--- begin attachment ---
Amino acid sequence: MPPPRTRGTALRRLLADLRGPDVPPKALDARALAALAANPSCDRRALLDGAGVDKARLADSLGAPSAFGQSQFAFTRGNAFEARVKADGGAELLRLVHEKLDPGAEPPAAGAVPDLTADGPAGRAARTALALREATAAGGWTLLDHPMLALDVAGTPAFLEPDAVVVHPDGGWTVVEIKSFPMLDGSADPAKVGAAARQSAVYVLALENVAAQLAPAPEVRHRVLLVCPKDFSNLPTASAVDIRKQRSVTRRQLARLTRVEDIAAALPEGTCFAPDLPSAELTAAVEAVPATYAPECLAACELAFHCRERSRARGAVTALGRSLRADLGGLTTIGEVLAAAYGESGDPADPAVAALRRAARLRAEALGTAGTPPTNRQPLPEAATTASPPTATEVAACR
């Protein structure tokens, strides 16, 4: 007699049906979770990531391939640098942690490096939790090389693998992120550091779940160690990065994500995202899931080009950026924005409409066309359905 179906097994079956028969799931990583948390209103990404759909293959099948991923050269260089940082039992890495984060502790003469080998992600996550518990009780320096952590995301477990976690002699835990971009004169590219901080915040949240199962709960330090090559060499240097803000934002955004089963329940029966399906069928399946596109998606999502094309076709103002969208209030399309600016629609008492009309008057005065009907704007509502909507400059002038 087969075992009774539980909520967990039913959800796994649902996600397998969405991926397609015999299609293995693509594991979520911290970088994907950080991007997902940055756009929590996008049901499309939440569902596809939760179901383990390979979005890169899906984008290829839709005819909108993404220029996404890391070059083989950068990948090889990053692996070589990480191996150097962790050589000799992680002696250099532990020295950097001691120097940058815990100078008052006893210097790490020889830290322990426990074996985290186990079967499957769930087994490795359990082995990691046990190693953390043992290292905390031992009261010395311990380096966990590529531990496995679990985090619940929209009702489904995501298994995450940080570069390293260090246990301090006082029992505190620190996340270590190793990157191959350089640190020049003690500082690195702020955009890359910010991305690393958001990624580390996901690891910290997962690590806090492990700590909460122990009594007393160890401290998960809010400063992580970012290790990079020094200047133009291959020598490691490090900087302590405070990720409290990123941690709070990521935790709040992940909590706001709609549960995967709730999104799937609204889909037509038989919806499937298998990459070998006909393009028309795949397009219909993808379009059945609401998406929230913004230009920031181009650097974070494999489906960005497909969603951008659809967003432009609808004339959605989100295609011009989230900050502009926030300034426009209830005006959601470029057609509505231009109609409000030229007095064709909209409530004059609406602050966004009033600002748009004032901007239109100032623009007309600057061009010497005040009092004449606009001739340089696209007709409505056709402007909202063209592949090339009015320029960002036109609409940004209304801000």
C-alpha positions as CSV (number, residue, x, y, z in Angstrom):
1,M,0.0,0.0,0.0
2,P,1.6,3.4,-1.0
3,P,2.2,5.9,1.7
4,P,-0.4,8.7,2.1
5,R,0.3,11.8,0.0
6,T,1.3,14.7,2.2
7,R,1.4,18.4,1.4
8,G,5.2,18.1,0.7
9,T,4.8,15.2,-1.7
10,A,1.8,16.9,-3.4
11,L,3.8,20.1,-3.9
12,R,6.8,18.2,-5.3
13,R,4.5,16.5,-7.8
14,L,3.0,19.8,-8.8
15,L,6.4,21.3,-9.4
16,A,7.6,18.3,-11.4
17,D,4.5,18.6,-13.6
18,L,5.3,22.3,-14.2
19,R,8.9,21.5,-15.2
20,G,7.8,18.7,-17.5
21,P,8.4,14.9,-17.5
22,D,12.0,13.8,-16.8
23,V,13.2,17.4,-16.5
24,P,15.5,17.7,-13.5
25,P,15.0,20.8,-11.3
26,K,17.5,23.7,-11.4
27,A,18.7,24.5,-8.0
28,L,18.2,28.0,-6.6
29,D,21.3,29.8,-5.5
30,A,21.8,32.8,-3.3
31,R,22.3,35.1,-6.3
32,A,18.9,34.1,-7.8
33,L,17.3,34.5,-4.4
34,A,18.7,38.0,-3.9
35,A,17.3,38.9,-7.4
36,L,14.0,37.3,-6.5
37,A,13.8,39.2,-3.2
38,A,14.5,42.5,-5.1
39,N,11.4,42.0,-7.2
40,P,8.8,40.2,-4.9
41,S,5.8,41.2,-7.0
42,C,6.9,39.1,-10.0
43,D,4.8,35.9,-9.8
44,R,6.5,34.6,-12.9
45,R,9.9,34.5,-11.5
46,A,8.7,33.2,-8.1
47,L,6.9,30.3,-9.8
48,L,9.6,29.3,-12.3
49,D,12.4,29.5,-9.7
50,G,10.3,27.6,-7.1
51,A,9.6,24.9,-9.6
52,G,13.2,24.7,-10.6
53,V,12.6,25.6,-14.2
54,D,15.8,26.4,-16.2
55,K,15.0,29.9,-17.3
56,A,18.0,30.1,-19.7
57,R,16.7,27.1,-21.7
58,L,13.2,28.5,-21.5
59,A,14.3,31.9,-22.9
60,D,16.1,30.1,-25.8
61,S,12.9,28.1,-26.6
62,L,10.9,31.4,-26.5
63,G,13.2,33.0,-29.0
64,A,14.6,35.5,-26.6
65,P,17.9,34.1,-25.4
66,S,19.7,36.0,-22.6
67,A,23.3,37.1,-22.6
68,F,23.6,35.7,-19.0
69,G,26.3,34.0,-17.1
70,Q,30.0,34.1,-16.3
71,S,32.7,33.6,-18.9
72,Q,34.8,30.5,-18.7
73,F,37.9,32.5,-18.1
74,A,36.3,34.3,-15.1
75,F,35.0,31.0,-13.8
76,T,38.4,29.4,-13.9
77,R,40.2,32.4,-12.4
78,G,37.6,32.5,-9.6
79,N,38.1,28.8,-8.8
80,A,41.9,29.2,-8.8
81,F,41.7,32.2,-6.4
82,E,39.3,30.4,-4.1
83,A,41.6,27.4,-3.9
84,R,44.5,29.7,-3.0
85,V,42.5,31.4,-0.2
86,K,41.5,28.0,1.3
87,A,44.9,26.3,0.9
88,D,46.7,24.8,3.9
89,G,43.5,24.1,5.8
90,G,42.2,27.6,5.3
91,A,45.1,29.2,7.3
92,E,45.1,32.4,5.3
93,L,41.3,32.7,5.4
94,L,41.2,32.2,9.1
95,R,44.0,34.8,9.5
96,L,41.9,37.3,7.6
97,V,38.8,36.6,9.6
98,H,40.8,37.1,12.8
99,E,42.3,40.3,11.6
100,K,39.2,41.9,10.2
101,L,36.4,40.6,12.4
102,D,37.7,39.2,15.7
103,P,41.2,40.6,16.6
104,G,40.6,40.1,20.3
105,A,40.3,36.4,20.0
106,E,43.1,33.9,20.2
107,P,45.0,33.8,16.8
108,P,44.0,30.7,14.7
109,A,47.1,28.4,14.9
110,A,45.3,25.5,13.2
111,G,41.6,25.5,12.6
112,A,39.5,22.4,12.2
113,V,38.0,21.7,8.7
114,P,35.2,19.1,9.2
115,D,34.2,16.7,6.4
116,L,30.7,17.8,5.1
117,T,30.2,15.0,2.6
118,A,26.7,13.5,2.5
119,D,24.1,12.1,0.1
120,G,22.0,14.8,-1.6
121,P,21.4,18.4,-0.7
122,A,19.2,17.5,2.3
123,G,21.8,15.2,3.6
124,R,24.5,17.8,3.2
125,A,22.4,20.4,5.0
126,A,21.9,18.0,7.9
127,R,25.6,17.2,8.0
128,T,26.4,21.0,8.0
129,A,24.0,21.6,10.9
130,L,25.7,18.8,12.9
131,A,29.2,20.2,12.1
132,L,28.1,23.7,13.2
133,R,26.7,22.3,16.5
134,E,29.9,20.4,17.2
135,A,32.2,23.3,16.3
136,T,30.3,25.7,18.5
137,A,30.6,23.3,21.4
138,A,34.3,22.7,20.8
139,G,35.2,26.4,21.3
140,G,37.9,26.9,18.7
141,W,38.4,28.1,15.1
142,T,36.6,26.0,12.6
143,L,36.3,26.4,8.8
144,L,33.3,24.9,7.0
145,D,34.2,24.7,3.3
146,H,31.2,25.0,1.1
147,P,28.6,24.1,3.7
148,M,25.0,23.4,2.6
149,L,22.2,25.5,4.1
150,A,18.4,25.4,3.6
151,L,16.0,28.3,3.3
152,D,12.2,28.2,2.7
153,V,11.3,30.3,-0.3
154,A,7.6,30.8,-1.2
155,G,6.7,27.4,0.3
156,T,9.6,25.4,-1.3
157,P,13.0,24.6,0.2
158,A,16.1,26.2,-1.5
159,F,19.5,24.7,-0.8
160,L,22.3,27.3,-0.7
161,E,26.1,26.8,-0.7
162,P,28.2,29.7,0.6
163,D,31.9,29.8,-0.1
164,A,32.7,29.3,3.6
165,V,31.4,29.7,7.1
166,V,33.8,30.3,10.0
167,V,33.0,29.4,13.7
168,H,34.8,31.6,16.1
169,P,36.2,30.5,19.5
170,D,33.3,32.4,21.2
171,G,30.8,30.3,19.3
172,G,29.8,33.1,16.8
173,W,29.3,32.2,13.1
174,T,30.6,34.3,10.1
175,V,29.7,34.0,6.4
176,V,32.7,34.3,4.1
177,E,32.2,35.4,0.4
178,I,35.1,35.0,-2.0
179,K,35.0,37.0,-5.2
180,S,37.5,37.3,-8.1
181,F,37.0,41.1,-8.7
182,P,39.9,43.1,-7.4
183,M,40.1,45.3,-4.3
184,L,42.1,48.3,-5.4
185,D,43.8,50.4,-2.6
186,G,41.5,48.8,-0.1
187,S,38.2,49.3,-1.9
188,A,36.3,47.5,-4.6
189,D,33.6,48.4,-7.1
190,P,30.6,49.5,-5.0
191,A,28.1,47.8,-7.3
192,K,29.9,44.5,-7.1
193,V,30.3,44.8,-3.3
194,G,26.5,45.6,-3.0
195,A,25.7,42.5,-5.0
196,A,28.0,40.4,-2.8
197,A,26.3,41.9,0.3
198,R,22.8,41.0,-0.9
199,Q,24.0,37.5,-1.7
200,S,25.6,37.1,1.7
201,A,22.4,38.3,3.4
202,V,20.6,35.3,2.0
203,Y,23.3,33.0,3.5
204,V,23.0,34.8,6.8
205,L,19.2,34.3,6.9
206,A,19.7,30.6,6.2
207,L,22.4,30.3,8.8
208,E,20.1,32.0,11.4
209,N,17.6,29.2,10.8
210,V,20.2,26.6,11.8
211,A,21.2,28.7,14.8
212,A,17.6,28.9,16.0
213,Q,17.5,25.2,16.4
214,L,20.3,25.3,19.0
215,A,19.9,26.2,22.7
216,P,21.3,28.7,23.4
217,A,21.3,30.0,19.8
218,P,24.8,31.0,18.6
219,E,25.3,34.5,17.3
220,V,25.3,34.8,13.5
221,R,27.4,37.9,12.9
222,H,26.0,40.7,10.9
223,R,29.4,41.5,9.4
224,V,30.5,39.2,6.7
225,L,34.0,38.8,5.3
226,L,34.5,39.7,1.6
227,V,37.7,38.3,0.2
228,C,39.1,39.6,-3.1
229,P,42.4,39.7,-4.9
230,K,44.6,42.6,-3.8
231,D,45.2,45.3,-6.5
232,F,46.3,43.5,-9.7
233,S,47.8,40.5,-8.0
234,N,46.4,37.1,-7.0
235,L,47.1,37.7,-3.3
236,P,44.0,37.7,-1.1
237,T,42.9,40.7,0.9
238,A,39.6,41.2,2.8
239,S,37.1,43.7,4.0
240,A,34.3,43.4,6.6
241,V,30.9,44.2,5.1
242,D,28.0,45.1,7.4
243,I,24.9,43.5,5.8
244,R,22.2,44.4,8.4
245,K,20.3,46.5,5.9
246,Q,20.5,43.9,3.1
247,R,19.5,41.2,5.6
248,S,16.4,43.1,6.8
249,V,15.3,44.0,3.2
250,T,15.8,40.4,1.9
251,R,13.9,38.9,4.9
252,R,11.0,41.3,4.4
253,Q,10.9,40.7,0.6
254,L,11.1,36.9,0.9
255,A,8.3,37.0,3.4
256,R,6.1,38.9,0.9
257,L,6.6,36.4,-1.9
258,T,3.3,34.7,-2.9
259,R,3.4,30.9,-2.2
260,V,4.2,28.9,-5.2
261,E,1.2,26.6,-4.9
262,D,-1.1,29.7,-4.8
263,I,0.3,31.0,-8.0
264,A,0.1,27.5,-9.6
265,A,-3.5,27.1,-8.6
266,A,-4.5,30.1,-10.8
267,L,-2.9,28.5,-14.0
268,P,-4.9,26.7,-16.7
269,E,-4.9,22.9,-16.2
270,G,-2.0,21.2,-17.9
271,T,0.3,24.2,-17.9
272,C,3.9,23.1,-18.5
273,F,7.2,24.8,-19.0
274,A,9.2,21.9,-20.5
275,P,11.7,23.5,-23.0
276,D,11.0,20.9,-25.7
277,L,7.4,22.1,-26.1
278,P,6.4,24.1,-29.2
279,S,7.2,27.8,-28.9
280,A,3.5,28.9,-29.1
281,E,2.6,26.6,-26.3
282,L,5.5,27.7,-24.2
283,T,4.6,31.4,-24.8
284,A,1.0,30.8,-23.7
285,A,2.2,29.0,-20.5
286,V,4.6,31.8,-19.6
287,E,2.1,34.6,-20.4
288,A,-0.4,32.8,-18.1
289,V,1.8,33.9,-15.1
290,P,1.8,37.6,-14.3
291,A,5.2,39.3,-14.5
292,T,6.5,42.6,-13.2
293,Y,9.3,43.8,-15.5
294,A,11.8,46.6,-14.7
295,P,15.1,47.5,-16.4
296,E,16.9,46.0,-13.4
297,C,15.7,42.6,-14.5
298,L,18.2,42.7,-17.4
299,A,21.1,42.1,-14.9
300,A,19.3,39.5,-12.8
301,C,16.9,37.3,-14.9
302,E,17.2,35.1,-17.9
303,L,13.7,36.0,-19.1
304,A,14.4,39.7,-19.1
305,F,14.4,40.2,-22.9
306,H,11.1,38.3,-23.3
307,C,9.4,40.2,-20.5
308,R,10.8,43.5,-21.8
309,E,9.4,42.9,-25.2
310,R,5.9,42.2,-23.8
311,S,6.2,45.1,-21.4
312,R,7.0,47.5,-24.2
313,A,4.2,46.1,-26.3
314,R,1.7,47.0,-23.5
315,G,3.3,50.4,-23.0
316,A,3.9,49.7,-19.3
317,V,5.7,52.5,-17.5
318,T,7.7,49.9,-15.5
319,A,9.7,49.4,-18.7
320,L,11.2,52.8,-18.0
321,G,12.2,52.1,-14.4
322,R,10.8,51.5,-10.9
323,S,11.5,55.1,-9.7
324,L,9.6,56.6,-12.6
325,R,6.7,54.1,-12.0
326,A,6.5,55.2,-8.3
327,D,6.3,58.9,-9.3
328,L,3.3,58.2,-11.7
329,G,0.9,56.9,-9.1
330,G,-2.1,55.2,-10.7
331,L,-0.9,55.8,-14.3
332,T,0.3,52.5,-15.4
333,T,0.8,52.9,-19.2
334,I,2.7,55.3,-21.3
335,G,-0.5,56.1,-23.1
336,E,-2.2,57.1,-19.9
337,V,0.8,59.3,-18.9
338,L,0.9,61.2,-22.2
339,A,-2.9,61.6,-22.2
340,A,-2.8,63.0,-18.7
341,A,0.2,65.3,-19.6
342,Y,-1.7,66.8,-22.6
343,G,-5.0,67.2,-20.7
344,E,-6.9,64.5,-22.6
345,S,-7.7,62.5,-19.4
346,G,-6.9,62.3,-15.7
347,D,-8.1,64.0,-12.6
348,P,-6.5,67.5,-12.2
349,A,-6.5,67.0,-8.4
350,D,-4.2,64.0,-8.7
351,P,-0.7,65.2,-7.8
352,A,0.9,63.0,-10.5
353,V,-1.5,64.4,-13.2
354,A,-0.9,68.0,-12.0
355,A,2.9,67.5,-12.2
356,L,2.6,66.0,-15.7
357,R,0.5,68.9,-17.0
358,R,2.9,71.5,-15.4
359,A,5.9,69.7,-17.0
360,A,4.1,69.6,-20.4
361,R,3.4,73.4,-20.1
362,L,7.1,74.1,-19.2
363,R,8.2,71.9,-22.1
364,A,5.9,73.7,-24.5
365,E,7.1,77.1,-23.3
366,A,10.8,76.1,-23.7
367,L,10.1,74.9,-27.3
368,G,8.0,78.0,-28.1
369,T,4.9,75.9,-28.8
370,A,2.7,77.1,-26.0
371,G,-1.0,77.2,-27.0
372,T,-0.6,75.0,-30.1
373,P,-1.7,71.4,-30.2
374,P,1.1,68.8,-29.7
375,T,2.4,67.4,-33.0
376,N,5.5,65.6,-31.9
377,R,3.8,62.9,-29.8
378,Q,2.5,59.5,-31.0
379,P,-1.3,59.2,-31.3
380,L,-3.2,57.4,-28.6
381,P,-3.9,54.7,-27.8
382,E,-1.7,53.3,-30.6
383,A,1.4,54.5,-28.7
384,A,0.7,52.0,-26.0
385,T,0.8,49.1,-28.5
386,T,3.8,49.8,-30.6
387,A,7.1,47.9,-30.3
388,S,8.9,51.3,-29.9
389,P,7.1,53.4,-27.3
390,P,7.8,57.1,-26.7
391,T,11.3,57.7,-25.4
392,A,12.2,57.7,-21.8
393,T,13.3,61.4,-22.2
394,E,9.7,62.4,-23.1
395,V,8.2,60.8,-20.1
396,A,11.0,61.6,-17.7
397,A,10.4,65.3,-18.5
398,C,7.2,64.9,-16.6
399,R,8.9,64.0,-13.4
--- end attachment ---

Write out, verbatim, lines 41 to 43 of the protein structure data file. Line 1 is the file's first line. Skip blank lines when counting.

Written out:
38,A,14.5,42.5,-5.1
39,N,11.4,42.0,-7.2
40,P,8.8,40.2,-4.9